My next book, Vanishing America: In Search of Our Elusive Landscapes, was a collection of travel essays about lost culture and landscape. Lehrer wrote that it represented my “journalistic and insightful best,” and I agree. Writer Tracy Kidder kindly described it as “an enthralling, lovely tribute to a lot of what is precious in America.”
My latest novel, Nose, from Thomas Dunne Books (St. Martin’s Press), is about the wine-growing culture of northern California and described by the publisher as “Bonfire of the Vanities meets Sideways.” Jim Lehrer calls it “the novel for all seasons—and readers... a love(s) story, an under-all-the-soil good and evil saga plus a marvelous tour through and about the world of winemaking. And Jim Conaway’s prose is as gorgeous as some of the Northern California scenes he describes.”
       My most recent book is a narrative built around photographs from Look magazine in the Library of Congress, called The Forgotten Fifties. For that book I tried to develop a first-person plural voice that reflected the confusion underlying the various conflicts that arose in the Fifties and have been largely misrepresented in books about that time.
I’ve written for lots of magazines over the years, including The New York Times Magazine, Atlantic, Harper’s, The New Republic, Gourmet, Smithsonian and Nat Geographic Traveler. I won first place in a North American Travel Writers Association competition for my series, “Walk into America,” that appeared inTraveler, and I’ve taught creative non-fiction at the University of Pittsburgh and at Johns Hopkins and George Mason universities.
I still contribute tor Geographic’s travel blog, Intelligent Travel, as well as my own cjonwine.blogspot.com. I’m working on a prequel to Nose, about the explosion in the popularity of previously little-known California wine, the beautiful countryside of northern California that produces it, and the rise of a young British critic, Clyde Craven-Jones.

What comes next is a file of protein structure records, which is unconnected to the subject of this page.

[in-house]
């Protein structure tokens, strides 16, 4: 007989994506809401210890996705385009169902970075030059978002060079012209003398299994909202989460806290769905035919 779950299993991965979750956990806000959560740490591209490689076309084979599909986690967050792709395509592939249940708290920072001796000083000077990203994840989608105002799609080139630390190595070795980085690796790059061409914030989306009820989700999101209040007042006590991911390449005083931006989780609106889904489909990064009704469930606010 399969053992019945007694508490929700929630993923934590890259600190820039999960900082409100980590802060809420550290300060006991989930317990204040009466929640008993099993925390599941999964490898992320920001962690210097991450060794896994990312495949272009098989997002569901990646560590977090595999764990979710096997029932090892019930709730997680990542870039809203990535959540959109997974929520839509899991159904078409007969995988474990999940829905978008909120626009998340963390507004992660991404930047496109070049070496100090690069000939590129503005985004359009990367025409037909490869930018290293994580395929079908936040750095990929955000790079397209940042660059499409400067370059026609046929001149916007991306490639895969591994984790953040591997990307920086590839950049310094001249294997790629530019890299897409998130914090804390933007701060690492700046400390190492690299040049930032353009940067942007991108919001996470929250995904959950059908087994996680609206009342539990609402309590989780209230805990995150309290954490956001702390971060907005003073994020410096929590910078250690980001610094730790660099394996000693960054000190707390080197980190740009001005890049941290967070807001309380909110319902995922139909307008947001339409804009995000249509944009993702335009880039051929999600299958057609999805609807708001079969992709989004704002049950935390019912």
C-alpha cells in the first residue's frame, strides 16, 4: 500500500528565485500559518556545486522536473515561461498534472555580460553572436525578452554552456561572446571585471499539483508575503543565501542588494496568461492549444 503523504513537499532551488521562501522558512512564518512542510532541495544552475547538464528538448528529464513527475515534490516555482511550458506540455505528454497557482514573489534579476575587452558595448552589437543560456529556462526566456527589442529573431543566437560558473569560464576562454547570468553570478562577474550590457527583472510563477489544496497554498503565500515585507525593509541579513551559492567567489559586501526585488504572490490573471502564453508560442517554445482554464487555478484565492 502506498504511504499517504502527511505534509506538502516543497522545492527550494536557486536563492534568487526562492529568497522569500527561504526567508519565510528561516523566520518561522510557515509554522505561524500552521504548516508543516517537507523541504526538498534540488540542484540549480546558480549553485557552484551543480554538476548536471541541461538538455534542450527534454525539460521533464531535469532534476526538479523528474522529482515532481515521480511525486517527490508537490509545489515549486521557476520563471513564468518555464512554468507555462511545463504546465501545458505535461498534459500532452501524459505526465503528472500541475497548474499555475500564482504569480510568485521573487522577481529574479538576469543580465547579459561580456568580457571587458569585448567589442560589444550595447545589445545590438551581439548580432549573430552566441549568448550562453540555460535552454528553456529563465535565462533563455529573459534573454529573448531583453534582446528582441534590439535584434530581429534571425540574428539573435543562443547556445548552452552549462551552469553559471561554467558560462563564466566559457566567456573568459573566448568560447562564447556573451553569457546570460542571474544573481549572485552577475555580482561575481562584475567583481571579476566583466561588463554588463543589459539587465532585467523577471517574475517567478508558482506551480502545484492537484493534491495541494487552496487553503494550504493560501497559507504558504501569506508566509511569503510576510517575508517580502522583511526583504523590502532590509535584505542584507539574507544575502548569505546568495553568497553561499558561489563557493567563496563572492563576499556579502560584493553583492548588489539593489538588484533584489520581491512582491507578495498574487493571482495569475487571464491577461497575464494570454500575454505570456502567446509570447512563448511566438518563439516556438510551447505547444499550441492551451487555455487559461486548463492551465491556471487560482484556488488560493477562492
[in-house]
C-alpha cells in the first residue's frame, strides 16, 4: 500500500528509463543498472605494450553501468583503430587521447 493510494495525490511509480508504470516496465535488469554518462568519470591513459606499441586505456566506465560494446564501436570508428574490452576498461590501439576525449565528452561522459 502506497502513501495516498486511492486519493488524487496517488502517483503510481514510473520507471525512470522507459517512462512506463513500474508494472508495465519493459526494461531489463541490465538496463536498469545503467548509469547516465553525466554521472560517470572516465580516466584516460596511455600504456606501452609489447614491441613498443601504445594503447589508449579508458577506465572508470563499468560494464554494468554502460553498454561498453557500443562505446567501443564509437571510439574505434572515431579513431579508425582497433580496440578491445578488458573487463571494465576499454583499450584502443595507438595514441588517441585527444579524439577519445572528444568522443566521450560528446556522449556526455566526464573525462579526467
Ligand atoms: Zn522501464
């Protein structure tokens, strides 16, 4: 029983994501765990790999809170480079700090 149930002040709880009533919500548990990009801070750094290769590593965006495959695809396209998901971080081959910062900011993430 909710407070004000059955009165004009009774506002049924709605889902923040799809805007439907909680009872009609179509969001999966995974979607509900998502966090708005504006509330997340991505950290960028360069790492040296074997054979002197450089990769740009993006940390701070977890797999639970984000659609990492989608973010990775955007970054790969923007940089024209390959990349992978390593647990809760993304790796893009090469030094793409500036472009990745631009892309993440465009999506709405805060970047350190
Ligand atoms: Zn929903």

Meanwhile Penny and I divide our time between Washington, D.C., and the foothills of the Blue Ridge Mountains of Virginia, with frequent trips to California. Our mutual hobbies are cooking, travel (our children live in the Midwest and on the West Coast), hiking, and some fly fishing.

To see all my posts on National Geographic Traveler's website, Intelligent Travel, where I am a featured contributor, go to:  http://intelligenttravel.nationalgeographic.com/?s=james+conaway
To see the new releases of some of my books, go to: http://www.fearlessbooks.com/Conaway.htm 

      For Jeff Schechtman's radio show, "Specific Gravity"  click here: http://bit.ly/10IT7SJ

1 comment:

  1. Jim Conaway, you have accomplished a lot, even if you didn't break that lamp. I enjoyed being in the audience and hearing you tell about images from Look magazine in your Library of Congress published book, The Forgotten Fifties, on August 30 at the National Book Festival in Washington, DC.